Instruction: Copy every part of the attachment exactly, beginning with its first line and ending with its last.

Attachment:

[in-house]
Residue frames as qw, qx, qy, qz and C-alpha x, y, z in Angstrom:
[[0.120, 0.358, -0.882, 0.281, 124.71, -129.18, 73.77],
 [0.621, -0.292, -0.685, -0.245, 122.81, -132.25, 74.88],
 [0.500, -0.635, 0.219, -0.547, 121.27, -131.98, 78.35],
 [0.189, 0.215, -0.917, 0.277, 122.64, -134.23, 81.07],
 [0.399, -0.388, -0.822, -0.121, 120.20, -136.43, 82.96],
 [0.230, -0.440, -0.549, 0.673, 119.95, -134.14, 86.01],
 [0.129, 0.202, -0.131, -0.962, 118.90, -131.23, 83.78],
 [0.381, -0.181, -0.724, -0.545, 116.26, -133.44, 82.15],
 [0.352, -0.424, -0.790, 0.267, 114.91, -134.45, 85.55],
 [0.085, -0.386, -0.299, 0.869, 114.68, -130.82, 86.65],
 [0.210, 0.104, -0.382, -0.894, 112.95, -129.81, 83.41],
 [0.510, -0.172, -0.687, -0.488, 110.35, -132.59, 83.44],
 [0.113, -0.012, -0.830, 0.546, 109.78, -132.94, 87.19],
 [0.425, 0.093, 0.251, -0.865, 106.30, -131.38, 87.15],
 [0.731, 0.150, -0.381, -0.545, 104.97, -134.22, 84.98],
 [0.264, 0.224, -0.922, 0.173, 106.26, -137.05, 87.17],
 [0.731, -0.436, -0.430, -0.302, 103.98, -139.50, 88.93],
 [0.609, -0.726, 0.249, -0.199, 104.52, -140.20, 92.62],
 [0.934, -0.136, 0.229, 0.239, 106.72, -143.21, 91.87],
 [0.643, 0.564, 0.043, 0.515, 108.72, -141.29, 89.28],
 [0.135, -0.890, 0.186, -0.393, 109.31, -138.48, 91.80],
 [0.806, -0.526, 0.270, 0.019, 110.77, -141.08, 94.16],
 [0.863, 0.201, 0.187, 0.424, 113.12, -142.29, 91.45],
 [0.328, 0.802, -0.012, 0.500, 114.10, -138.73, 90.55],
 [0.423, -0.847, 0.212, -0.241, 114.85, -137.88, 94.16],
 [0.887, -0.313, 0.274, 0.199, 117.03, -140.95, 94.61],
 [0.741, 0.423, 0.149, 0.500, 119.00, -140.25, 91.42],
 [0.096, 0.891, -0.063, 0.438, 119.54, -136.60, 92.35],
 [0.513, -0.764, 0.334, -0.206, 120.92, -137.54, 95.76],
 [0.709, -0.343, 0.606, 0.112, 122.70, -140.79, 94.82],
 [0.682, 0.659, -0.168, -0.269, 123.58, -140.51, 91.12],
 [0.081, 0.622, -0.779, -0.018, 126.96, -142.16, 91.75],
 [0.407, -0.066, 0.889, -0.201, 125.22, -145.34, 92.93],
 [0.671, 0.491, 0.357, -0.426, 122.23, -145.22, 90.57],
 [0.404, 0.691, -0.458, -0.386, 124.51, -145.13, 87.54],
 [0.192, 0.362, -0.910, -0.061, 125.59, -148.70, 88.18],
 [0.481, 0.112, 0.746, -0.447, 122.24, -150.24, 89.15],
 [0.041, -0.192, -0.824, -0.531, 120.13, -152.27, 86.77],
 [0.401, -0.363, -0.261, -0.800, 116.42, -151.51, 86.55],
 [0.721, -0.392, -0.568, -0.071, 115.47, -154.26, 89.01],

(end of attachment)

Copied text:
[in-house]
Residue frames as qw, qx, qy, qz and C-alpha x, y, z in Angstrom:
[[0.120, 0.358, -0.882, 0.281, 124.71, -129.18, 73.77],
 [0.621, -0.292, -0.685, -0.245, 122.81, -132.25, 74.88],
 [0.500, -0.635, 0.219, -0.547, 121.27, -131.98, 78.35],
 [0.189, 0.215, -0.917, 0.277, 122.64, -134.23, 81.07],
 [0.399, -0.388, -0.822, -0.121, 120.20, -136.43, 82.96],
 [0.230, -0.440, -0.549, 0.673, 119.95, -134.14, 86.01],
 [0.129, 0.202, -0.131, -0.962, 118.90, -131.23, 83.78],
 [0.381, -0.181, -0.724, -0.545, 116.26, -133.44, 82.15],
 [0.352, -0.424, -0.790, 0.267, 114.91, -134.45, 85.55],
 [0.085, -0.386, -0.299, 0.869, 114.68, -130.82, 86.65],
 [0.210, 0.104, -0.382, -0.894, 112.95, -129.81, 83.41],
 [0.510, -0.172, -0.687, -0.488, 110.35, -132.59, 83.44],
 [0.113, -0.012, -0.830, 0.546, 109.78, -132.94, 87.19],
 [0.425, 0.093, 0.251, -0.865, 106.30, -131.38, 87.15],
 [0.731, 0.150, -0.381, -0.545, 104.97, -134.22, 84.98],
 [0.264, 0.224, -0.922, 0.173, 106.26, -137.05, 87.17],
 [0.731, -0.436, -0.430, -0.302, 103.98, -139.50, 88.93],
 [0.609, -0.726, 0.249, -0.199, 104.52, -140.20, 92.62],
 [0.934, -0.136, 0.229, 0.239, 106.72, -143.21, 91.87],
 [0.643, 0.564, 0.043, 0.515, 108.72, -141.29, 89.28],
 [0.135, -0.890, 0.186, -0.393, 109.31, -138.48, 91.80],
 [0.806, -0.526, 0.270, 0.019, 110.77, -141.08, 94.16],
 [0.863, 0.201, 0.187, 0.424, 113.12, -142.29, 91.45],
 [0.328, 0.802, -0.012, 0.500, 114.10, -138.73, 90.55],
 [0.423, -0.847, 0.212, -0.241, 114.85, -137.88, 94.16],
 [0.887, -0.313, 0.274, 0.199, 117.03, -140.95, 94.61],
 [0.741, 0.423, 0.149, 0.500, 119.00, -140.25, 91.42],
 [0.096, 0.891, -0.063, 0.438, 119.54, -136.60, 92.35],
 [0.513, -0.764, 0.334, -0.206, 120.92, -137.54, 95.76],
 [0.709, -0.343, 0.606, 0.112, 122.70, -140.79, 94.82],
 [0.682, 0.659, -0.168, -0.269, 123.58, -140.51, 91.12],
 [0.081, 0.622, -0.779, -0.018, 126.96, -142.16, 91.75],
 [0.407, -0.066, 0.889, -0.201, 125.22, -145.34, 92.93],
 [0.671, 0.491, 0.357, -0.426, 122.23, -145.22, 90.57],
 [0.404, 0.691, -0.458, -0.386, 124.51, -145.13, 87.54],
 [0.192, 0.362, -0.910, -0.061, 125.59, -148.70, 88.18],
 [0.481, 0.112, 0.746, -0.447, 122.24, -150.24, 89.15],
 [0.041, -0.192, -0.824, -0.531, 120.13, -152.27, 86.77],
 [0.401, -0.363, -0.261, -0.800, 116.42, -151.51, 86.55],
 [0.721, -0.392, -0.568, -0.071, 115.47, -154.26, 89.01],